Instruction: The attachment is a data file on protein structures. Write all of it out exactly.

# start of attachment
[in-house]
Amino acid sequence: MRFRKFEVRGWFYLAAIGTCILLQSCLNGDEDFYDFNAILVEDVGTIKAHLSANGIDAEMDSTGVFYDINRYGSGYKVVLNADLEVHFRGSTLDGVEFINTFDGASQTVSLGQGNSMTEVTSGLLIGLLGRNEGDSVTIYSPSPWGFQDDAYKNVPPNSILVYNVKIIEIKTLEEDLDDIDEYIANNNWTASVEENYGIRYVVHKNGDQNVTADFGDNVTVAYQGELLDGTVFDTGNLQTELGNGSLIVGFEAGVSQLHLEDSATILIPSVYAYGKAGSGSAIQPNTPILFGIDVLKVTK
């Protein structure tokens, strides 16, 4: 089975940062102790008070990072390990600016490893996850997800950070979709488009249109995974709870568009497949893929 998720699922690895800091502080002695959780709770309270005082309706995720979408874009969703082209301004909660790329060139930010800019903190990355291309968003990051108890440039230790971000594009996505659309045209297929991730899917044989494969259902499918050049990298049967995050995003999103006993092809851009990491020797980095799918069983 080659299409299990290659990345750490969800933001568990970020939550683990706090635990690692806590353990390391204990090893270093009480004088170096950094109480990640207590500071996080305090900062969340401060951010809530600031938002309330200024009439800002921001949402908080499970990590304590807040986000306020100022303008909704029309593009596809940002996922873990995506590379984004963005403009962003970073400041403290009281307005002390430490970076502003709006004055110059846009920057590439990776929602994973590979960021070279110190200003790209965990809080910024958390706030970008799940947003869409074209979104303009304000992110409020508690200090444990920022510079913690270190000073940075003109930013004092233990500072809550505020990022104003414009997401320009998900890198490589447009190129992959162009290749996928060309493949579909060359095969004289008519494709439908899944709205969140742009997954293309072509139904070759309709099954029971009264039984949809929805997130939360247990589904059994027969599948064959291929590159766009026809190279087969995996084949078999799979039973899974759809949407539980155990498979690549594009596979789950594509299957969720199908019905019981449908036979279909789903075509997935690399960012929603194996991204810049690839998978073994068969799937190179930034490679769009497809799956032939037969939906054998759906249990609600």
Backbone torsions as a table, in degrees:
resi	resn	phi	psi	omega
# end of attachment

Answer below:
[in-house]
Amino acid sequence: MRFRKFEVRGWFYLAAIGTCILLQSCLNGDEDFYDFNAILVEDVGTIKAHLSANGIDAEMDSTGVFYDINRYGSGYKVVLNADLEVHFRGSTLDGVEFINTFDGASQTVSLGQGNSMTEVTSGLLIGLLGRNEGDSVTIYSPSPWGFQDDAYKNVPPNSILVYNVKIIEIKTLEEDLDDIDEYIANNNWTASVEENYGIRYVVHKNGDQNVTADFGDNVTVAYQGELLDGTVFDTGNLQTELGNGSLIVGFEAGVSQLHLEDSATILIPSVYAYGKAGSGSAIQPNTPILFGIDVLKVTK
């Protein structure tokens, strides 16, 4: 089975940062102790008070990072390990600016490893996850997800950070979709488009249109995974709870568009497949893929 998720699922690895800091502080002695959780709770309270005082309706995720979408874009969703082209301004909660790329060139930010800019903190990355291309968003990051108890440039230790971000594009996505659309045209297929991730899917044989494969259902499918050049990298049967995050995003999103006993092809851009990491020797980095799918069983 080659299409299990290659990345750490969800933001568990970020939550683990706090635990690692806590353990390391204990090893270093009480004088170096950094109480990640207590500071996080305090900062969340401060951010809530600031938002309330200024009439800002921001949402908080499970990590304590807040986000306020100022303008909704029309593009596809940002996922873990995506590379984004963005403009962003970073400041403290009281307005002390430490970076502003709006004055110059846009920057590439990776929602994973590979960021070279110190200003790209965990809080910024958390706030970008799940947003869409074209979104303009304000992110409020508690200090444990920022510079913690270190000073940075003109930013004092233990500072809550505020990022104003414009997401320009998900890198490589447009190129992959162009290749996928060309493949579909060359095969004289008519494709439908899944709205969140742009997954293309072509139904070759309709099954029971009264039984949809929805997130939360247990589904059994027969599948064959291929590159766009026809190279087969995996084949078999799979039973899974759809949407539980155990498979690549594009596979789950594509299957969720199908019905019981449908036979279909789903075509997935690399960012929603194996991204810049690839998978073994068969799937190179930034490679769009497809799956032939037969939906054998759906249990609600």
Backbone torsions as a table, in degrees:
resi	resn	phi	psi	omega